Tarnished plant bug and stink bug adults overwinter under bark and leaves in woodlots, fence rows and rock breaks, and around alfalfa, other legumes or weeds that are seeded late in the summer or early fall.  They become active on warm spring days and begin feeding on peach and nectarine buds when they enter the pink stage of development.  Feeding injury from pink through petal fall causes bud, flower or fruit drop, and is usually of no consequence except in years of light crops due to winter freeze or spring frosts.  Feeding injury from shuck split until pit hardening results in fuzzless, corky, depressed areas and fruit deformity called "catfacing" injury.  Feeding on slightly larger fruits results in scarring injury, which is similar to catfacing injury but without deformity.

These pests are difficult to control because they are not  full-time residents on fruit trees, but move frequently between broadleaf weed hosts and fruit trees to cause injury.  Maintaining thorough and frequent spray coverage from shuck split until a few weeks after shuck fall is critical to minimizing fruit injury.  Pyrethroids (Ambush, Asana, Baythroid, Pounce, Proaxis, Warrior) are considered the most effective chemical class for control of these pests, but application after petal fall is more likely to result in mite outbreaks, and therefore they should be used with caution.  Other options include azinphosmethyl (Guthion), Imidan and Actara (higher rate).  Maintaining good broadleaf weed control will also reduce fruit injury from this pest complex.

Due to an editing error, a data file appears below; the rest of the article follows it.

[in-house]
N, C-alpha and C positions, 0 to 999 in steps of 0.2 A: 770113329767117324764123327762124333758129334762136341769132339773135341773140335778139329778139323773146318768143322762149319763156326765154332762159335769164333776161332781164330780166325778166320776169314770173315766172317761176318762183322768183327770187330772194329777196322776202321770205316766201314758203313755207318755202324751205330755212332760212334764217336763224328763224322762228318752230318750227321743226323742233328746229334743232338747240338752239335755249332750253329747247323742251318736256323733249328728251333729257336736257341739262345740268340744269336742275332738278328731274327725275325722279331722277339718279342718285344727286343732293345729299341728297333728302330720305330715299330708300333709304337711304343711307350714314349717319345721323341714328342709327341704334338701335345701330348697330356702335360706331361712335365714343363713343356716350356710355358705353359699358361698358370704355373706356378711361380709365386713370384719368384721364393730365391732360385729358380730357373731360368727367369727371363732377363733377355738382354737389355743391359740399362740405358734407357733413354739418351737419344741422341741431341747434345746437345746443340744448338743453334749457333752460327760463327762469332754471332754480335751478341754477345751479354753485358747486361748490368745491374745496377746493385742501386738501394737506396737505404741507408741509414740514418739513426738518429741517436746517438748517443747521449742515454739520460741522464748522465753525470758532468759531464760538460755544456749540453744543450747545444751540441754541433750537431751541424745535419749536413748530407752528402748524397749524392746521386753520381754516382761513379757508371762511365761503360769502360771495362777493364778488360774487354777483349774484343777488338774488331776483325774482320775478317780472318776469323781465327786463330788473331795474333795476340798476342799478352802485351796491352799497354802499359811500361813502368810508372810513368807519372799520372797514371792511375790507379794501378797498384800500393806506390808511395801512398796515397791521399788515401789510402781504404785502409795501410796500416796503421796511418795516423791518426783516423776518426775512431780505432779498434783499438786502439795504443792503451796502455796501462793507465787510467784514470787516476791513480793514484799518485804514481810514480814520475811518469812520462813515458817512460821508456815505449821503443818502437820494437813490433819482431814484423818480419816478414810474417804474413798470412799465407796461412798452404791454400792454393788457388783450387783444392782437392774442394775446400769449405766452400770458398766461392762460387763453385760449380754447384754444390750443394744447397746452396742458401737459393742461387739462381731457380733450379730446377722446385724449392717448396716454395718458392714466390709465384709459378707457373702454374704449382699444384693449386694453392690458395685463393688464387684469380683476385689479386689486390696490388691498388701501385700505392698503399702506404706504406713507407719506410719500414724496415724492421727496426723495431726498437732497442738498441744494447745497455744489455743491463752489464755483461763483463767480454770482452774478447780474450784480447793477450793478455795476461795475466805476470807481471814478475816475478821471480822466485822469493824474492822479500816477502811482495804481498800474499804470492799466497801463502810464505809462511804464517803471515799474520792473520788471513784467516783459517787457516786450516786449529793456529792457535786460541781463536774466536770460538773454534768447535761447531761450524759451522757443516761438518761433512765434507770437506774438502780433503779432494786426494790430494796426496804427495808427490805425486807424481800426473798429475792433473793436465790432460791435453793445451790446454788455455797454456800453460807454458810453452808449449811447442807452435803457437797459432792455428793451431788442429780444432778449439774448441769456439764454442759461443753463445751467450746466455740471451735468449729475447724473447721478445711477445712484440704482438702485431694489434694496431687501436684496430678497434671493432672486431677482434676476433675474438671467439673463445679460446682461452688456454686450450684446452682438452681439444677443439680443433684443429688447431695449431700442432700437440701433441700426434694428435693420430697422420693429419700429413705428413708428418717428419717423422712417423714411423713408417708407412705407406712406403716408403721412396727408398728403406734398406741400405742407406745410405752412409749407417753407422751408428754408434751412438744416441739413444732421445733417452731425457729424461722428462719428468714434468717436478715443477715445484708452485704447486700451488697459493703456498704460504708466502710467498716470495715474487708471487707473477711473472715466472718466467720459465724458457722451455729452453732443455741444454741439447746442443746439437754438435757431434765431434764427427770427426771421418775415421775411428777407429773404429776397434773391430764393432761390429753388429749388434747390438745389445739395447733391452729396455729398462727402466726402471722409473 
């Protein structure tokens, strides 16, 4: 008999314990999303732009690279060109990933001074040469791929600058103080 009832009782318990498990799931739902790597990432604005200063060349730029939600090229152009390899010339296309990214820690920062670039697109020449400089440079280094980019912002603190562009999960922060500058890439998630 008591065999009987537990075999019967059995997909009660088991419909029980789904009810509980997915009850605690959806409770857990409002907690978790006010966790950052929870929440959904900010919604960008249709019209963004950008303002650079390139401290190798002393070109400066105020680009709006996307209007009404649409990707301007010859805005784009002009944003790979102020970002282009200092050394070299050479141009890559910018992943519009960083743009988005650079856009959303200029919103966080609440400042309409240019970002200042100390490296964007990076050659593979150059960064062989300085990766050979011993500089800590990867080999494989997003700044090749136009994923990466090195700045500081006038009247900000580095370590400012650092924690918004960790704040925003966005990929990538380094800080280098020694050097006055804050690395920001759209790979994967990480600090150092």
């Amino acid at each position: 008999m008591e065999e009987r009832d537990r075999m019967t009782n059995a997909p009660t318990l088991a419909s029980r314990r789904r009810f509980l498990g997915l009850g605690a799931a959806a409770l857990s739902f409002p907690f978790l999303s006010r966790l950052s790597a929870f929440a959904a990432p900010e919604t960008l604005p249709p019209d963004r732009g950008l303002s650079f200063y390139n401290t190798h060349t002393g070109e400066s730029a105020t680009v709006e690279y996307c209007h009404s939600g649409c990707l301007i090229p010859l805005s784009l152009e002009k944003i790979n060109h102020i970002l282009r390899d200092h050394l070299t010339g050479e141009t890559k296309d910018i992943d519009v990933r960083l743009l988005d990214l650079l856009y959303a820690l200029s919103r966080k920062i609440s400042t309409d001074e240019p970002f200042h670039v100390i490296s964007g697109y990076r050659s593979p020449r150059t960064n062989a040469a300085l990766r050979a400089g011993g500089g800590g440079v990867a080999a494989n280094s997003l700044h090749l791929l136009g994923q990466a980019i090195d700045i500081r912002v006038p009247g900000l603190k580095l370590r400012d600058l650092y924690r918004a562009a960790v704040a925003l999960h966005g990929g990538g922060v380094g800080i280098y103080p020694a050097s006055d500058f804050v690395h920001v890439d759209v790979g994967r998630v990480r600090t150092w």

Tarnished plant bug adultBrown stink bug adultCatfacing injuryScarring injury
Green peach aphid typically overwinters in this area as wingless females in protected places on the tree and in ground debris.  Aphid feeding on flower parts or on the underside of leaves is usually first observed during the late bloom to petal fall stage of peach and nectarine.  Infestations are often first detected on leaf clusters attached to the trunk or scaffold limbs in the lower part of the tree.  Feeding on leaves causes them to curl, become yellow, and drop prematurely from the tree.  Feeding on fruit may result in distortion, cracking and drop, especially on nectarine.  Provado and Actara are the most effective treatments and are recommended for control if more than an average of one colony per tree is found. Green peach aphid colony